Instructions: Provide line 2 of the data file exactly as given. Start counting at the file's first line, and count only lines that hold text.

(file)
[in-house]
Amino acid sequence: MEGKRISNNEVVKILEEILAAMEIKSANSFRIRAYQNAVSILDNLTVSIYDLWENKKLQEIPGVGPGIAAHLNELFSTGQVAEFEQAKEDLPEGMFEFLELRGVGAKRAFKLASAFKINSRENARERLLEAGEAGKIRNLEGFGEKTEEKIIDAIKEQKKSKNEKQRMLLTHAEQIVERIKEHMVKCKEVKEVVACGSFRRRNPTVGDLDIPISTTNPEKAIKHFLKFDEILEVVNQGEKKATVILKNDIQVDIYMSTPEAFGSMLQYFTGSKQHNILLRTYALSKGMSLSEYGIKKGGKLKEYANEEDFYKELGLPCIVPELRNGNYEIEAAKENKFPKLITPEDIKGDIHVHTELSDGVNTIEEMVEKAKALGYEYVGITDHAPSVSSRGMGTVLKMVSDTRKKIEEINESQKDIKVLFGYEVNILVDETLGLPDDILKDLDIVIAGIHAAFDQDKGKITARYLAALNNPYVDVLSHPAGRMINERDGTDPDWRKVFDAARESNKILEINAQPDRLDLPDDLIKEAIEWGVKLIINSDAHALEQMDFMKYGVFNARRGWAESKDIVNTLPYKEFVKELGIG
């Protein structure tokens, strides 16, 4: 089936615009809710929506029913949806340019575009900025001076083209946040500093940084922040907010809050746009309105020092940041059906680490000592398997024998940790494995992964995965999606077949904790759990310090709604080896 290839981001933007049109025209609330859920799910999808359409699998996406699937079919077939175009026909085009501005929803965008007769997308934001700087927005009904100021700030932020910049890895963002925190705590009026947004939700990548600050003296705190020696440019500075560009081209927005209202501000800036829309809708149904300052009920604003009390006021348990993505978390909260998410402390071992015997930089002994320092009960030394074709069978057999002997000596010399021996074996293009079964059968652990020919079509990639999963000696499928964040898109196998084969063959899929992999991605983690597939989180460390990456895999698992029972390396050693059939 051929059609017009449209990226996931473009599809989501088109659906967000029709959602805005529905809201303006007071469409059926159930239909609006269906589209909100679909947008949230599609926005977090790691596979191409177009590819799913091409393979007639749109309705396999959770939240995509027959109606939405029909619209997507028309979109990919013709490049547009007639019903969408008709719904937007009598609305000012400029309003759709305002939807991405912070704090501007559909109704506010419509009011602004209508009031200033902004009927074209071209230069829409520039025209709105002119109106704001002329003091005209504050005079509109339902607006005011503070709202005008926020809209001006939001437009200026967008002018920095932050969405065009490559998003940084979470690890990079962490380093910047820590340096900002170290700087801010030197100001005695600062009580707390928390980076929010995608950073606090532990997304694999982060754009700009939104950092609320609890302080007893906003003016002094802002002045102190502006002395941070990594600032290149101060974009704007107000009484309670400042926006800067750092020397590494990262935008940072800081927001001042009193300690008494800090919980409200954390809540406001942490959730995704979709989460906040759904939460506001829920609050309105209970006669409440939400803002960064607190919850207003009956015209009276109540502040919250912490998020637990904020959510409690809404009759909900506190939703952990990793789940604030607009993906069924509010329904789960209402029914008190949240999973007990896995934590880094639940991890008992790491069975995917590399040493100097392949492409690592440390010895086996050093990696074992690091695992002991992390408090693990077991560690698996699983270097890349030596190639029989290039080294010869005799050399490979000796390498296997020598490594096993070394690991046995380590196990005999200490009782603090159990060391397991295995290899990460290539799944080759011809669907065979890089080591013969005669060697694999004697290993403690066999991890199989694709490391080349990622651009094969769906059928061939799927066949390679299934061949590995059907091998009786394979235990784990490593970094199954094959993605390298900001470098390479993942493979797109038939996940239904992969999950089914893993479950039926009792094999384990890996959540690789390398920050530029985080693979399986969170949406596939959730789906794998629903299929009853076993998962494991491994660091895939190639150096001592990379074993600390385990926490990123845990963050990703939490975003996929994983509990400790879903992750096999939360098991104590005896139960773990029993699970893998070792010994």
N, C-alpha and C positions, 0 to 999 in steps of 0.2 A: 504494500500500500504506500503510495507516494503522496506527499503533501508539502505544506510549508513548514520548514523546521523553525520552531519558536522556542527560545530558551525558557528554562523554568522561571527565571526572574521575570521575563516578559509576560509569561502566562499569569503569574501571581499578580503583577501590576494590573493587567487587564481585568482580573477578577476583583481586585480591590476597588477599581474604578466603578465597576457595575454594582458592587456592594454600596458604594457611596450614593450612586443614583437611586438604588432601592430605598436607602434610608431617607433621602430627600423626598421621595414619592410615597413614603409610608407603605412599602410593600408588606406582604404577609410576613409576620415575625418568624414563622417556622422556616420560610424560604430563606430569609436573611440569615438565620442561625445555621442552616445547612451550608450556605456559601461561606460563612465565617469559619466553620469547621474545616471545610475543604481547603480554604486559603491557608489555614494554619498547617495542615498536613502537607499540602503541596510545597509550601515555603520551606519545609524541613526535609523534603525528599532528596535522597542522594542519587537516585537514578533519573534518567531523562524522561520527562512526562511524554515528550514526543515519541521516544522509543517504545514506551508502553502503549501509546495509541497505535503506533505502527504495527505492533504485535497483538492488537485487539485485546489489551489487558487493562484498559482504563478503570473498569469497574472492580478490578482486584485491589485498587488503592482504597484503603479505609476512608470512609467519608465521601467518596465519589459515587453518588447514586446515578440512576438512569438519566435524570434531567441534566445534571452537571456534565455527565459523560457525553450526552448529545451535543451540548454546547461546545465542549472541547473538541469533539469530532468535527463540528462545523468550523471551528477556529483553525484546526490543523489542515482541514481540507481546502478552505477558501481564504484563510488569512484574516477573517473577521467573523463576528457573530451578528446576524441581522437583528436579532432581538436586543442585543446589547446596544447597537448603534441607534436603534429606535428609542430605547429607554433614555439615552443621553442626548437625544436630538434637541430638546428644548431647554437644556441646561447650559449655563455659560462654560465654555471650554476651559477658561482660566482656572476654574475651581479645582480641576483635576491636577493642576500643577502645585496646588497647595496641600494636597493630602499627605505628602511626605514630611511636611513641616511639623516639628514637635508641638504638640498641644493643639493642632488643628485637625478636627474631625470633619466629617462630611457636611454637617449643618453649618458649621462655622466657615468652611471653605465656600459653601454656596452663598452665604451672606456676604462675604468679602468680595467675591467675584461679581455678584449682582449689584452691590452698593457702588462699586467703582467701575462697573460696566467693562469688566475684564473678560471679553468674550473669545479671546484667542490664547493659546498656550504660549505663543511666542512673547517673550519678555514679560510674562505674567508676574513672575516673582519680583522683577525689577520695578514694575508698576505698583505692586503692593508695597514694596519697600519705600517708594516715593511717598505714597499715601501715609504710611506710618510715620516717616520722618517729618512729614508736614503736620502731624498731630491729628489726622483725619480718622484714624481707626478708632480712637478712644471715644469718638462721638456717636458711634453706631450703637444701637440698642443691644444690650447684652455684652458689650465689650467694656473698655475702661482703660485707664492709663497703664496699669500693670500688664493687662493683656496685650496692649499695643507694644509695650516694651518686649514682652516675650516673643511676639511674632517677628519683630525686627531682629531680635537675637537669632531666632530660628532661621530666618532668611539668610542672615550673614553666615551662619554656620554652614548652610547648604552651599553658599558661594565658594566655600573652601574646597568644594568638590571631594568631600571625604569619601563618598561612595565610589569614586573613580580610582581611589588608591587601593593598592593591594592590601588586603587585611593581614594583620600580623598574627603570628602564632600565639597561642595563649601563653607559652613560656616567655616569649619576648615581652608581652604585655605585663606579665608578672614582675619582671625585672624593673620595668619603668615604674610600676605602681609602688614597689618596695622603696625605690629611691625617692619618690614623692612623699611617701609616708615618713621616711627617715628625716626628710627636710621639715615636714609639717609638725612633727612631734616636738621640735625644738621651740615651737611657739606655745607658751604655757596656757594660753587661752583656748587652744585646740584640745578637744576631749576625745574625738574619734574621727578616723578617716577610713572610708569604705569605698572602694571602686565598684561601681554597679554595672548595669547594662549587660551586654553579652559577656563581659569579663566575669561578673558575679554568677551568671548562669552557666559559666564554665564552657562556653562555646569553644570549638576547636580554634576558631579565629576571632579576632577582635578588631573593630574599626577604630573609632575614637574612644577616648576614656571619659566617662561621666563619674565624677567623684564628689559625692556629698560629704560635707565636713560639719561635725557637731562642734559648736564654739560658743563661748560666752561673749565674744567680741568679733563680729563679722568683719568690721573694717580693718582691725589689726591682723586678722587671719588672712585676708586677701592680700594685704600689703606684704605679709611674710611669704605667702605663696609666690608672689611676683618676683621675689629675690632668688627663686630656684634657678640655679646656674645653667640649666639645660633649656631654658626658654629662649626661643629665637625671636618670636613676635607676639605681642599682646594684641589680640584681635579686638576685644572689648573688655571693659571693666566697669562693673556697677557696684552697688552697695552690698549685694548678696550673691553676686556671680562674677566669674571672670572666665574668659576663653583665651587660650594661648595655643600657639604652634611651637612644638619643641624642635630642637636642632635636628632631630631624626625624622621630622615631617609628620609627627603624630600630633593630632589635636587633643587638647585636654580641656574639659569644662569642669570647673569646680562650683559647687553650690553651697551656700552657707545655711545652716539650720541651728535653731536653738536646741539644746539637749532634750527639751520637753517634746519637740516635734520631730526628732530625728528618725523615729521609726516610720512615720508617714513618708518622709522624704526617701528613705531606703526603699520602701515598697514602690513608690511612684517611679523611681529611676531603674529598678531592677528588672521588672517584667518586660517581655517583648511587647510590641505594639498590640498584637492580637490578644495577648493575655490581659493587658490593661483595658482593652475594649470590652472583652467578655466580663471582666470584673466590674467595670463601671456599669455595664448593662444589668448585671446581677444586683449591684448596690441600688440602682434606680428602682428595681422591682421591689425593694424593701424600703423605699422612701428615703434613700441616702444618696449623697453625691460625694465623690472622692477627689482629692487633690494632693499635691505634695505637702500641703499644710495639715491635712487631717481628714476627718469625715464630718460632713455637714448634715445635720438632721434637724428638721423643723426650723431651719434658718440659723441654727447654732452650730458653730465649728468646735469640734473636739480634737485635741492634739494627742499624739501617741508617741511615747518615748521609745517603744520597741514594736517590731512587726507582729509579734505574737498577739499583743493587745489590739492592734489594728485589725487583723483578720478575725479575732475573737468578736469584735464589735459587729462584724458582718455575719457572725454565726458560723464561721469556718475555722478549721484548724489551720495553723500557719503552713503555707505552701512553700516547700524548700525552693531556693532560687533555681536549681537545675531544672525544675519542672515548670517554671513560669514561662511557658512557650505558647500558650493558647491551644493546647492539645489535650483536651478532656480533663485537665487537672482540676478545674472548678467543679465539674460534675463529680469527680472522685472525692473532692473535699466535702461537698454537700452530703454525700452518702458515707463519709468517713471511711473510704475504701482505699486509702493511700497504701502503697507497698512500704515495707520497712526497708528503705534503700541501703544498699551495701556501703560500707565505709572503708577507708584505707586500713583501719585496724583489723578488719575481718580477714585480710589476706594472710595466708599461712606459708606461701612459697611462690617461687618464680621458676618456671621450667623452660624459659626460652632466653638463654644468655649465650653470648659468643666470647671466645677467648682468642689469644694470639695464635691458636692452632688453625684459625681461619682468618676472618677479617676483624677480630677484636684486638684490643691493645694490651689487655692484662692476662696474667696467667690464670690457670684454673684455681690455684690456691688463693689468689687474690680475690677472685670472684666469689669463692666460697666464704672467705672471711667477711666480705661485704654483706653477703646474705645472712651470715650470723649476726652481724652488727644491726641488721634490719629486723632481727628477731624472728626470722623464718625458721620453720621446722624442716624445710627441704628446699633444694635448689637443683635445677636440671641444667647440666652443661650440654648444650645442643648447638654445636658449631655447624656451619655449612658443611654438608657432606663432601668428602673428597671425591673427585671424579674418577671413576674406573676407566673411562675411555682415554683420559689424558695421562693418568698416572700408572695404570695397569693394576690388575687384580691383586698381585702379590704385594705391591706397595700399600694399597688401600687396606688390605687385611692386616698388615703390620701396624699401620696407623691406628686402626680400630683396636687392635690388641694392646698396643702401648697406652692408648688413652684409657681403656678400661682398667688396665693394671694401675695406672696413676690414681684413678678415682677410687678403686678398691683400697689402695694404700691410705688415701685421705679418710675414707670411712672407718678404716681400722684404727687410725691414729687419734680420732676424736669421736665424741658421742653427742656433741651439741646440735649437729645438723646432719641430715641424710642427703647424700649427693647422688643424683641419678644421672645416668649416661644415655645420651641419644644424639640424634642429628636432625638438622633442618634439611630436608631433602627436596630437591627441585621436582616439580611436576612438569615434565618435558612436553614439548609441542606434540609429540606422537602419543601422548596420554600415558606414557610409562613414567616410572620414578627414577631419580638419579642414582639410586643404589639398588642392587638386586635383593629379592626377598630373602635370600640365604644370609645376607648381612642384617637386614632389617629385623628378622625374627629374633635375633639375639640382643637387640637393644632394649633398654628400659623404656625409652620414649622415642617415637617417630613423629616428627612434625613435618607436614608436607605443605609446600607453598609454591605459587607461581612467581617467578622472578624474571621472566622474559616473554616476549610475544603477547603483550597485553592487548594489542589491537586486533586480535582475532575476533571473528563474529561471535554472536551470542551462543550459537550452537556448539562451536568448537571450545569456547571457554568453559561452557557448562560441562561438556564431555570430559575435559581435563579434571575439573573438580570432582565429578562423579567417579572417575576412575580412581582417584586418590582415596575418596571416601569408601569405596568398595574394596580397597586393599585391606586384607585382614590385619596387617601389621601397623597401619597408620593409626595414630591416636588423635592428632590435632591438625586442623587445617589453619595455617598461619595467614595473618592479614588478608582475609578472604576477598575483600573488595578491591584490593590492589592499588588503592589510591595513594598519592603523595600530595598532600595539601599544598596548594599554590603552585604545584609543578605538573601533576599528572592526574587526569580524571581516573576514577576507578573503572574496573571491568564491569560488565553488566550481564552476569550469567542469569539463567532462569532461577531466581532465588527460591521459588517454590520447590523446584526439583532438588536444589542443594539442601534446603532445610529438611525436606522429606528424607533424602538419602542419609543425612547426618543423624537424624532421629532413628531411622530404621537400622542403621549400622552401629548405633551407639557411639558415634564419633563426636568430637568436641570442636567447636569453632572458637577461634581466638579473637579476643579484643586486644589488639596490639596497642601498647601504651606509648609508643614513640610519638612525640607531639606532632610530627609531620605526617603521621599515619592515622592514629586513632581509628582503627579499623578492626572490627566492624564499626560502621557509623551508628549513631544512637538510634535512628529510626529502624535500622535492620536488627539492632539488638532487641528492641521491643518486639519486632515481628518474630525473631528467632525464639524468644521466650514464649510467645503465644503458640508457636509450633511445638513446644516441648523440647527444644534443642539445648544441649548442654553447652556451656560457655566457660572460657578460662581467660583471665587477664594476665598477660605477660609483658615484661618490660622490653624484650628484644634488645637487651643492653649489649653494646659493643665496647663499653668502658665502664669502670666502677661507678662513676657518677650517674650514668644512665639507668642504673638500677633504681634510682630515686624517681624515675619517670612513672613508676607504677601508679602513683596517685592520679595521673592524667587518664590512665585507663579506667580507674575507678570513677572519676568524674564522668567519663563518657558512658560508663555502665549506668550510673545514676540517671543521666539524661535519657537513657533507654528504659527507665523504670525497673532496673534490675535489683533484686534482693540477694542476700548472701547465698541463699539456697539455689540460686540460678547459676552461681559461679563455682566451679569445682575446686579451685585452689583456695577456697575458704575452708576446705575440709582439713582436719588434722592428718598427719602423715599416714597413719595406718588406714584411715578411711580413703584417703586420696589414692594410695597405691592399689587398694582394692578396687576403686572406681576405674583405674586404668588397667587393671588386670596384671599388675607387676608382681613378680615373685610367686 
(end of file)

Amino acid sequence: MEGKRISNNEVVKILEEILAAMEIKSANSFRIRAYQNAVSILDNLTVSIYDLWENKKLQEIPGVGPGIAAHLNELFSTGQVAEFEQAKEDLPEGMFEFLELRGVGAKRAFKLASAFKINSRENARERLLEAGEAGKIRNLEGFGEKTEEKIIDAIKEQKKSKNEKQRMLLTHAEQIVERIKEHMVKCKEVKEVVACGSFRRRNPTVGDLDIPISTTNPEKAIKHFLKFDEILEVVNQGEKKATVILKNDIQVDIYMSTPEAFGSMLQYFTGSKQHNILLRTYALSKGMSLSEYGIKKGGKLKEYANEEDFYKELGLPCIVPELRNGNYEIEAAKENKFPKLITPEDIKGDIHVHTELSDGVNTIEEMVEKAKALGYEYVGITDHAPSVSSRGMGTVLKMVSDTRKKIEEINESQKDIKVLFGYEVNILVDETLGLPDDILKDLDIVIAGIHAAFDQDKGKITARYLAALNNPYVDVLSHPAGRMINERDGTDPDWRKVFDAARESNKILEINAQPDRLDLPDDLIKEAIEWGVKLIINSDAHALEQMDFMKYGVFNARRGWAESKDIVNTLPYKEFVKELGIG